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Mining industry a key priority for regional flights in Western Australia

Media release

The mining sector was more influential in determining the total number of seats offered on regional flights in Western Australia than the tourism industry, new research led by Curtin University has found.

The research, published in the Journal of Air Transport Management, found that distance, airfare cost, catchment areas, population, tourism and the mining sector all played a key role in determining regional flights in the State.

Lead author PhD student Mr Heng Zhou, from the School of Earth and Planetary Sciences at Curtin University, said the research uncovered new information about domestic regional travel patterns in WA.

“The aviation industry plays a vital role in the economic and social development of WA, as it connects remote and regional areas and provides key services and resources to local communities, tourism and mining industries,” Mr Zhou said.

“The aim of our study was to understand the total available air passenger seats on regular public transport air routes by investigating the link between catchment areas of airports and high air travel demand, as well as comparing the significance of the tourism and mining industries.

“Our research found that air routes connecting to major mine sites in regional WA, including Karratha, Port Hedland and Kalgoorlie, have the highest number of seats available on regional flights, compared to popular tourist locations within the State.”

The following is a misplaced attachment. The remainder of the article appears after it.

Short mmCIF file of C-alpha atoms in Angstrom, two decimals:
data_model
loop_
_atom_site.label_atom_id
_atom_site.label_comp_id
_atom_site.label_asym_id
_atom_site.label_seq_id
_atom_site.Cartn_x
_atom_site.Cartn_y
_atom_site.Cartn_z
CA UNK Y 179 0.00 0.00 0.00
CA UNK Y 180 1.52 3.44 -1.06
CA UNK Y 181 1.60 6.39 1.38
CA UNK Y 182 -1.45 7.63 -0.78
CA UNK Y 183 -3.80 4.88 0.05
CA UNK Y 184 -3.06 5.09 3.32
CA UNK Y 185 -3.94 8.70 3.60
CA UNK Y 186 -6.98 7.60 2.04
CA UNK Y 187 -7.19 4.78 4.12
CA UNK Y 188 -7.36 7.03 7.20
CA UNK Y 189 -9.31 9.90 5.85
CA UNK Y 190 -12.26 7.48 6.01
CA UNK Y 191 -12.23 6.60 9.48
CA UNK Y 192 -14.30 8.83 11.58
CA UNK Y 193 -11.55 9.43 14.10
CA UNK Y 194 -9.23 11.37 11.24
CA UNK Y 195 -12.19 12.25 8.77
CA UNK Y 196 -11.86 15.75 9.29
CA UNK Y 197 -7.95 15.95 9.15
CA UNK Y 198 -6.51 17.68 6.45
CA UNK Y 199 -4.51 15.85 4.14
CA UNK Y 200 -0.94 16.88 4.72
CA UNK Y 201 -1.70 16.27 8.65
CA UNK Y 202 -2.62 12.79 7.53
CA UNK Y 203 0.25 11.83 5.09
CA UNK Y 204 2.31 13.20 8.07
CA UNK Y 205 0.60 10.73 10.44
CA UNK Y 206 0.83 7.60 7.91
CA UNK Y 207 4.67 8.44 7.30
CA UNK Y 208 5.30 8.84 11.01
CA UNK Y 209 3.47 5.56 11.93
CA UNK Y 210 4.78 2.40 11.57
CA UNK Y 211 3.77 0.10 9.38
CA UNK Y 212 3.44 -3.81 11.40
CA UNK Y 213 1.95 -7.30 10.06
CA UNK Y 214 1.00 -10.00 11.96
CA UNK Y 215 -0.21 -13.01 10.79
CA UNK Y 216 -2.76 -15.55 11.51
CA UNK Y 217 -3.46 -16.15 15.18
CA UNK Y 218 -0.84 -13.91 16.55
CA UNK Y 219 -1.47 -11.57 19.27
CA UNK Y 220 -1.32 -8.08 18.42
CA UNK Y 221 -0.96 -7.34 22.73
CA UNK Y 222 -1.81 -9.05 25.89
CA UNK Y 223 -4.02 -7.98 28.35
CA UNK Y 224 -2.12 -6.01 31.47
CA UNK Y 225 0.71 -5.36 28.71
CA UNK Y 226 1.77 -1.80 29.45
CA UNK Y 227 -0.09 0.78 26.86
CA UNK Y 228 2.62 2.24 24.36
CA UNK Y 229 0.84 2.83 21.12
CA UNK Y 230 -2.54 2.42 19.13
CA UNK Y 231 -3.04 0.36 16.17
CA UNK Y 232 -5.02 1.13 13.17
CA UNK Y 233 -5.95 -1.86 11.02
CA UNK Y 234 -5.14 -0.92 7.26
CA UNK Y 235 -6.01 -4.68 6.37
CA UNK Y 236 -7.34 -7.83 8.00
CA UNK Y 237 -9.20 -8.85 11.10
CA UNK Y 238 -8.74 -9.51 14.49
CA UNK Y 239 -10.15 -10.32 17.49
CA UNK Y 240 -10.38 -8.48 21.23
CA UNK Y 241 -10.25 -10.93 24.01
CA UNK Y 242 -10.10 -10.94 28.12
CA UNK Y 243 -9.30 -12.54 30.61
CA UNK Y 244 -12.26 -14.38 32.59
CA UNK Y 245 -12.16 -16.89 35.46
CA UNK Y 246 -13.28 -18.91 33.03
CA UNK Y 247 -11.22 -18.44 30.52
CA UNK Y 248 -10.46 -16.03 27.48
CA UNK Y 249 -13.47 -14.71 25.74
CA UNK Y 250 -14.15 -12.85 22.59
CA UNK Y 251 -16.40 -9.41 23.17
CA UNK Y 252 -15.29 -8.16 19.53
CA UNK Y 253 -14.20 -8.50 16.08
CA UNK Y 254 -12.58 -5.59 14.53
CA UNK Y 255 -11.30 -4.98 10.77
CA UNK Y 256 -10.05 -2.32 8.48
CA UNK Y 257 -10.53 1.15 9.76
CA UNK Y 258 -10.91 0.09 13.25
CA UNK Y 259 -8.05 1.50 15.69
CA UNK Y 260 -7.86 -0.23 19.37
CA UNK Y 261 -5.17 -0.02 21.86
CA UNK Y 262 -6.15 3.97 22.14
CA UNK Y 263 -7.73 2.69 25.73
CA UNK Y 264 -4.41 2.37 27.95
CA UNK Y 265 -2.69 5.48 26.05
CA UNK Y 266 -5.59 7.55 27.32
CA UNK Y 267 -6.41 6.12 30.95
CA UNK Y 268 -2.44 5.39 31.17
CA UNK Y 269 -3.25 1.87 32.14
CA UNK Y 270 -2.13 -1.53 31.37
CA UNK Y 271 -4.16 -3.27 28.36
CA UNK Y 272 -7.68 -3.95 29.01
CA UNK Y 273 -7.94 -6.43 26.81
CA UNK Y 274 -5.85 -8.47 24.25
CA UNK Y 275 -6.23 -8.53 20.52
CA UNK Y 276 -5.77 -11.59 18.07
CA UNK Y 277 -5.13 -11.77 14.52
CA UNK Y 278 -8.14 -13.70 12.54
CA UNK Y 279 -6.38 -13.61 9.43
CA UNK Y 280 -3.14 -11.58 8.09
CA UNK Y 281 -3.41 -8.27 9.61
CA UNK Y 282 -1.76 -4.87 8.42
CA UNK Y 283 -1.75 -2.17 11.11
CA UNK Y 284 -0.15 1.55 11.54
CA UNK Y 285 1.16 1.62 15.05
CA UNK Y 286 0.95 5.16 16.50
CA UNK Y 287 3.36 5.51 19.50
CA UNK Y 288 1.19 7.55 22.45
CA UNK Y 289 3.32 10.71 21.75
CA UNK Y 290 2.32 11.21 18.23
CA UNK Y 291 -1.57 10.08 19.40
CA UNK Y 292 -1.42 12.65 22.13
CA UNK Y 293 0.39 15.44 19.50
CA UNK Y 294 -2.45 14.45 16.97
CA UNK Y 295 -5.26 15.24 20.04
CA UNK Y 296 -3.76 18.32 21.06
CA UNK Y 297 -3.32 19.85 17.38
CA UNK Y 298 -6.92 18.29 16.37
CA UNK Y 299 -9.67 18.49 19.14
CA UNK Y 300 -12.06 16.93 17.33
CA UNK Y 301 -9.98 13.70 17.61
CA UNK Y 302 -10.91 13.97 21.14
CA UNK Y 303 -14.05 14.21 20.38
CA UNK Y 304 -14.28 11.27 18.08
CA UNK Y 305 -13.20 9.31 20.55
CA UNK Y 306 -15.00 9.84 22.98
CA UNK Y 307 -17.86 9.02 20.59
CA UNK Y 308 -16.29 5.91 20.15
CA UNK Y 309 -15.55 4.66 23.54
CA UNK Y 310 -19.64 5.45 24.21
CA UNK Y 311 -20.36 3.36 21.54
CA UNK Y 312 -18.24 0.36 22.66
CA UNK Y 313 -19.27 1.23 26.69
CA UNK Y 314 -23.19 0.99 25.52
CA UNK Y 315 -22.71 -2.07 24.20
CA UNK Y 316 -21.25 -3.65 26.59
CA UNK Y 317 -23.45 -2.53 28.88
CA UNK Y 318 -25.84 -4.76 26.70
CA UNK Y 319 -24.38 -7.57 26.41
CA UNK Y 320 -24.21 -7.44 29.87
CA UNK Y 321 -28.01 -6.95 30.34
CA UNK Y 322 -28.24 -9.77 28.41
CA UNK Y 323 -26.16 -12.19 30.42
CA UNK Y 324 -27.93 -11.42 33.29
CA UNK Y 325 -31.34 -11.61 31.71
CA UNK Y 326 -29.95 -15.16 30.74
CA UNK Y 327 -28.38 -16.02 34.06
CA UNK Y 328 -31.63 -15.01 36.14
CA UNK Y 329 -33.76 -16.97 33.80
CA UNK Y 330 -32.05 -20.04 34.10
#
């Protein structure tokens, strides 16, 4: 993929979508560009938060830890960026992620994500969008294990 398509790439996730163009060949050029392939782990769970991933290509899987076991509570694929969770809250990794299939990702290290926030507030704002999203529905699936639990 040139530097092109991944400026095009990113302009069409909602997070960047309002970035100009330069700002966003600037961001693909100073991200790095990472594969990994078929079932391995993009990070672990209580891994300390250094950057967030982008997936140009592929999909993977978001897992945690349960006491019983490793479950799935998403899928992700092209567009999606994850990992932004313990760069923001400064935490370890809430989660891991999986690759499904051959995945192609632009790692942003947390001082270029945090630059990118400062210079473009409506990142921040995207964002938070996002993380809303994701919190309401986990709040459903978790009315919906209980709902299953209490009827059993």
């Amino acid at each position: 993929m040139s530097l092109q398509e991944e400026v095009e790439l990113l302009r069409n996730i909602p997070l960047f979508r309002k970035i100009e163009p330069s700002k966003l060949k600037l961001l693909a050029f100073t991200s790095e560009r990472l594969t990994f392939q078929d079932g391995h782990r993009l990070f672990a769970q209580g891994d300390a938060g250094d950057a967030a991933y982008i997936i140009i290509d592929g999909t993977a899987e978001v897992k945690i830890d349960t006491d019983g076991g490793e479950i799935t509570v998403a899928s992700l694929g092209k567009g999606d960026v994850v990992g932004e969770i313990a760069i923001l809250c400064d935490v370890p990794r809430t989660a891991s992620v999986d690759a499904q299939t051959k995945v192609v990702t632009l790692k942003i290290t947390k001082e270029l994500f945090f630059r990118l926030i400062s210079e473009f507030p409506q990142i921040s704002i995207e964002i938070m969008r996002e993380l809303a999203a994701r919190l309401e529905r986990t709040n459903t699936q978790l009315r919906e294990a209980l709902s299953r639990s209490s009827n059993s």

Co-author Associate Professor Jianhong (Cecilia) Xia, also from Curtin’s School of Earth and Planetary Sciences, explained that while the research findings highlight the mining industry to be a key priority area, more needs to be done to increase tourist numbers in WA.

“Our research found that airfare costs were found to play an important role in estimating the total available seats offered on regional flights compared to other variables,” Associate Professor Xia said.

“WA has always had a strong mining focus, but with the recent tourism strategy aiming to increase the value in tourism in WA to $12 billion by 2020, there is a strong need to accommodate this with more regional flights.

“Our findings may be of interest to policy makers in WA, and could help to improve the understanding of the key parameters of regional passenger aviation services and help address relevant issues in the WA aviation industry.”

The research was funded by the Department of Transport WA. It was co-authored by Professor Torbjorn Falkmer from the School of Occupational Therapy, Social Work and Speech Pathology, Professor Jie Sun from the School of Electrical Engineering, Computing and Mathematical Sciences, and Mr Keone Kelobonye from the School of Earth and Planetary Sciences at Curtin University, Dr Brett Hughes and Ms Gabi Nikolova from the Department of Transport WA, as well as researchers from Nanjing University of Information Science and Technology and Liaoning Normal University in China.

The research paper, Investigating the impact of catchment areas of airports on estimating air travel demand: A case study of regional Western Australian, can be found online here.